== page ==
Authors investigated the association of dioxins, furans, PCBs, and corresponding toxic equivalent (TEQ) concentrations with pubertal onset among boys in a dioxin-contaminated region.499 boys 8–9 years of age were enrolled in a longitudinal study in Chapaevsk, Russia. Pubertal onset [stage 2 or higher for genitalia (G2+) or testicular volume (TV) > 3 mL] was assessed annually between ages 8 and 12 years. The median (range) total serum TEQ concentration was 21 pg/g lipid, approximately three times higher than values in European children. At enrollment, boys were generally healthy and normal weight, with 30% having entered puberty by G2+ and 14% by TV criteria. Higher dioxin TEQs were associated with later pubertal onset by TV. Findings support an association of higher peripubertal serum dioxin TEQs and concentrations with later male pubertal onset reflected in delayed testicular maturation.
[Korrick, S.A., Lee, M., Williams, P., et al. 2011. Environ Health Perspect. 119 (9):1339–1344.]
Used Pesticides with Previously Unknown Endocrine Activity Revealed
as in Vitro Anti-Androgens
Researchers screened pesticides using in-vitro assays, which use human
cells to check whether the pesticides activate or inhibit hormone receptors
in cells that turn genes on and off. ScientistsThirty out of 37 pesticides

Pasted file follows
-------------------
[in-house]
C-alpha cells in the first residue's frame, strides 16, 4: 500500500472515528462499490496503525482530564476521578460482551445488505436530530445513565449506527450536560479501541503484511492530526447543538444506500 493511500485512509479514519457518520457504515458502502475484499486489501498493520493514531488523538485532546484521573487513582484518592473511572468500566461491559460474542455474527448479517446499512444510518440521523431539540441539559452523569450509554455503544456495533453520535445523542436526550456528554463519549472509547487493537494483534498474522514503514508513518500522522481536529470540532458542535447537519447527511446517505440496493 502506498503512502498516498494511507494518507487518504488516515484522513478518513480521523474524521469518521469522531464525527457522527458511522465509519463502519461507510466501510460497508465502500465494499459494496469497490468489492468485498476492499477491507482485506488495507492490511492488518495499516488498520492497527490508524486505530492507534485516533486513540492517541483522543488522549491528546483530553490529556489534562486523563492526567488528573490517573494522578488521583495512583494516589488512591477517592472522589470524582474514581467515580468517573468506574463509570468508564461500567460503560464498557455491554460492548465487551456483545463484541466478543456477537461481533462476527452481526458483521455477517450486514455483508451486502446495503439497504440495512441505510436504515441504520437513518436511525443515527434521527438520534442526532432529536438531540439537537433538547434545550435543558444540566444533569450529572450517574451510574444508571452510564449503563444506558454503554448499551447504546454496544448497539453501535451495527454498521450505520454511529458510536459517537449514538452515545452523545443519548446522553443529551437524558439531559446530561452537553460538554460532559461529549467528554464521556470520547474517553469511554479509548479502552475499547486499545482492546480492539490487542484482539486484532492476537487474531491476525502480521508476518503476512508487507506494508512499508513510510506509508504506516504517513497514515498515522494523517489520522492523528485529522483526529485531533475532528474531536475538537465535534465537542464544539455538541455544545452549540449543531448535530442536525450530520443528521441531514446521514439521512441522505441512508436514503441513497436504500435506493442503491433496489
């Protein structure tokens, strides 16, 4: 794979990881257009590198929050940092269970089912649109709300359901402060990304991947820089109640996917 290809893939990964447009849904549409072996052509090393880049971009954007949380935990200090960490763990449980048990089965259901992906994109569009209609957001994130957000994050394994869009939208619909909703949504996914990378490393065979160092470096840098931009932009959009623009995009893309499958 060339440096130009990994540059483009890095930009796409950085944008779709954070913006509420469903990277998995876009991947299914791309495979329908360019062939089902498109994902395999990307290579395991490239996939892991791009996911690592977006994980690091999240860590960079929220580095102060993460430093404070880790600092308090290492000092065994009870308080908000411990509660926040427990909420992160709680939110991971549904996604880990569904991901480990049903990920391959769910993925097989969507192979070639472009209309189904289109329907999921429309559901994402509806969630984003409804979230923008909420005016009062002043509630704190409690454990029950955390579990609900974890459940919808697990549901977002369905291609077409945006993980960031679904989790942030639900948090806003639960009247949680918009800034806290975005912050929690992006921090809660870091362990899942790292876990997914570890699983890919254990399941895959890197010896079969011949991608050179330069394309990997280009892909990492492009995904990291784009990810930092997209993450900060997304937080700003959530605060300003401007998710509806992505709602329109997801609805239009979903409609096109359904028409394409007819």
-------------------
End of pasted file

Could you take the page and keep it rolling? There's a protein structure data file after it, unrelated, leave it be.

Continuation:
tested by the researchers altered male hormones, including 16 that had
no known hormonal activity until now. There was some previous evidence
for the other 14 . The most potent in terms of blocking androgens was
the insecticide fenitrothion, an organophosphate insecticide. Others
with hormonal activity include fludioxonil, fenhexamid, dimethomorph
and imazalil, which are all fungicides. Due to estimated anti-androgenic
potency, current use, estimated exposure, and lack of previous data,
authors strongly recommend that dimethomorph, fludioxonil, fenhexamid,
imazalil, ortho-phenylphenol and pirimiphos-methyl be tested for anti-androgenic
effects in vivo.
[Orton F, Rosivatz E, Scholze M, Kortenkamp A 2011. Environ Health Perspect.
of prenatal exposure to a low dose atrazine metabolite mixture on pubertal
timing and prostate development of male Long-Evans rats
The incidence of prostate inflammation went from 48 percent in the control
group to 81 percent in the male offspring who were exposed to a mixture
of atrazine and its breakdown products prenatally. The severity of the
inflammation increased with the strength of the doses. Puberty was also